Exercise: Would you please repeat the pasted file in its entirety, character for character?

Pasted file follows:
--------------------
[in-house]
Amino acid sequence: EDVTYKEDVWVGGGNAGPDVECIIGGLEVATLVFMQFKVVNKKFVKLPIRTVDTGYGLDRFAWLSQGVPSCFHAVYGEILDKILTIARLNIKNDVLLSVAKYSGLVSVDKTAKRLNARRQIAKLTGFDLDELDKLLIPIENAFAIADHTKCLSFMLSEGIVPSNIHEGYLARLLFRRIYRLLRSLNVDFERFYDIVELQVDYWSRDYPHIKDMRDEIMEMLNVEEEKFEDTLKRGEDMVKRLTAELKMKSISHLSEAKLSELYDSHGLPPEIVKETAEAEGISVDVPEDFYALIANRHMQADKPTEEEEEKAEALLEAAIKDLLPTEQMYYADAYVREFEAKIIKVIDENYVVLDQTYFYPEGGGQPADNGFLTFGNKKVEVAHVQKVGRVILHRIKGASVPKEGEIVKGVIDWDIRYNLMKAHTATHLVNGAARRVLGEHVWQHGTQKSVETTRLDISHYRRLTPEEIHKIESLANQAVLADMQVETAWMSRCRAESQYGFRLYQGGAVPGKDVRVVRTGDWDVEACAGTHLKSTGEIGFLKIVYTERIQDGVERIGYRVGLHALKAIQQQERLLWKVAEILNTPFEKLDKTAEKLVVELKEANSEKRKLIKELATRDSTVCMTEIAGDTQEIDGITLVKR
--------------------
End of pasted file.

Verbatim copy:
[in-house]
Amino acid sequence: EDVTYKEDVWVGGGNAGPDVECIIGGLEVATLVFMQFKVVNKKFVKLPIRTVDTGYGLDRFAWLSQGVPSCFHAVYGEILDKILTIARLNIKNDVLLSVAKYSGLVSVDKTAKRLNARRQIAKLTGFDLDELDKLLIPIENAFAIADHTKCLSFMLSEGIVPSNIHEGYLARLLFRRIYRLLRSLNVDFERFYDIVELQVDYWSRDYPHIKDMRDEIMEMLNVEEEKFEDTLKRGEDMVKRLTAELKMKSISHLSEAKLSELYDSHGLPPEIVKETAEAEGISVDVPEDFYALIANRHMQADKPTEEEEEKAEALLEAAIKDLLPTEQMYYADAYVREFEAKIIKVIDENYVVLDQTYFYPEGGGQPADNGFLTFGNKKVEVAHVQKVGRVILHRIKGASVPKEGEIVKGVIDWDIRYNLMKAHTATHLVNGAARRVLGEHVWQHGTQKSVETTRLDISHYRRLTPEEIHKIESLANQAVLADMQVETAWMSRCRAESQYGFRLYQGGAVPGKDVRVVRTGDWDVEACAGTHLKSTGEIGFLKIVYTERIQDGVERIGYRVGLHALKAIQQQERLLWKVAEILNTPFEKLDKTAEKLVVELKEANSEKRKLIKELATRDSTVCMTEIAGDTQEIDGITLVKR